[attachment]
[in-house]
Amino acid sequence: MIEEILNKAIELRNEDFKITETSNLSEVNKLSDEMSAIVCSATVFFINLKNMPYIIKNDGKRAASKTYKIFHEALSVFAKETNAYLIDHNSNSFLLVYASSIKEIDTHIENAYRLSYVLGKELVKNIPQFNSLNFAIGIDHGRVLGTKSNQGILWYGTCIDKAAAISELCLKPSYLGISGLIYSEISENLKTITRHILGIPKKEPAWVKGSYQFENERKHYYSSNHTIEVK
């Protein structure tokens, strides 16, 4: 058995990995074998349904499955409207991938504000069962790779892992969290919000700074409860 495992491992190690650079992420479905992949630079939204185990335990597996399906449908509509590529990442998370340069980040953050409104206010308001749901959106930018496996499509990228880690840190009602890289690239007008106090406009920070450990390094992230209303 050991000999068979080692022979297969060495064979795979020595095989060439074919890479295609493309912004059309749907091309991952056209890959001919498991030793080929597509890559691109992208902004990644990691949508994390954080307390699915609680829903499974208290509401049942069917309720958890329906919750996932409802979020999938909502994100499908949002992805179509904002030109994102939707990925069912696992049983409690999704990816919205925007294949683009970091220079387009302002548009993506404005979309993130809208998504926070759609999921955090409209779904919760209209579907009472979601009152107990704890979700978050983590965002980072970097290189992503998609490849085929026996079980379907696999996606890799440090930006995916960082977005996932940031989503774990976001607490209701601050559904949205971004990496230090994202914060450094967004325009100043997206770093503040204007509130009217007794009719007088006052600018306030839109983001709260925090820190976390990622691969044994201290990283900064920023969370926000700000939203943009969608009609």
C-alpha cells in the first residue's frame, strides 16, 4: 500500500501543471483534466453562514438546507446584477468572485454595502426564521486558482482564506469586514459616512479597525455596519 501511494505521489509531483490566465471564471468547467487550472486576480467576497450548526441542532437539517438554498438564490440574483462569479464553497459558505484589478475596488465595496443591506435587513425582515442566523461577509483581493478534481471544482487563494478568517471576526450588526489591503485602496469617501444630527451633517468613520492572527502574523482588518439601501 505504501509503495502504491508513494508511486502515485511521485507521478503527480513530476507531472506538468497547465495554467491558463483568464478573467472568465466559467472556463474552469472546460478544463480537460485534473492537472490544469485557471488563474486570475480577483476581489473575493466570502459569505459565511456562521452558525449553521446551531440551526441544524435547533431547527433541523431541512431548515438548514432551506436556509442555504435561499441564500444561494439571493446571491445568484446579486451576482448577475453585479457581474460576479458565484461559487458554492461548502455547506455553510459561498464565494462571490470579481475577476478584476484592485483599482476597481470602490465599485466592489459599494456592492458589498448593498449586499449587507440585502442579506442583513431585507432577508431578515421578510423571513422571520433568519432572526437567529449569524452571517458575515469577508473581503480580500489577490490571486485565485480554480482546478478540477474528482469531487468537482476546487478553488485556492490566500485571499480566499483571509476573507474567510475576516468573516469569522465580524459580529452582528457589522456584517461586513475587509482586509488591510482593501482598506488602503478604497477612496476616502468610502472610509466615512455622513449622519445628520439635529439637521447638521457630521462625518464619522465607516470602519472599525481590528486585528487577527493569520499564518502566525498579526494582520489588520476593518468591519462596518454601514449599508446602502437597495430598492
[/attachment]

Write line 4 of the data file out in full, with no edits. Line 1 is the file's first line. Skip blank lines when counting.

C-alpha cells in the first residue's frame, strides 16, 4: 500500500501543471483534466453562514438546507446584477468572485454595502426564521486558482482564506469586514459616512479597525455596519 501511494505521489509531483490566465471564471468547467487550472486576480467576497450548526441542532437539517438554498438564490440574483462569479464553497459558505484589478475596488465595496443591506435587513425582515442566523461577509483581493478534481471544482487563494478568517471576526450588526489591503485602496469617501444630527451633517468613520492572527502574523482588518439601501 505504501509503495502504491508513494508511486502515485511521485507521478503527480513530476507531472506538468497547465495554467491558463483568464478573467472568465466559467472556463474552469472546460478544463480537460485534473492537472490544469485557471488563474486570475480577483476581489473575493466570502459569505459565511456562521452558525449553521446551531440551526441544524435547533431547527433541523431541512431548515438548514432551506436556509442555504435561499441564500444561494439571493446571491445568484446579486451576482448577475453585479457581474460576479458565484461559487458554492461548502455547506455553510459561498464565494462571490470579481475577476478584476484592485483599482476597481470602490465599485466592489459599494456592492458589498448593498449586499449587507440585502442579506442583513431585507432577508431578515421578510423571513422571520433568519432572526437567529449569524452571517458575515469577508473581503480580500489577490490571486485565485480554480482546478478540477474528482469531487468537482476546487478553488485556492490566500485571499480566499483571509476573507474567510475576516468573516469569522465580524459580529452582528457589522456584517461586513475587509482586509488591510482593501482598506488602503478604497477612496476616502468610502472610509466615512455622513449622519445628520439635529439637521447638521457630521462625518464619522465607516470602519472599525481590528486585528487577527493569520499564518502566525498579526494582520489588520476593518468591519462596518454601514449599508446602502437597495430598492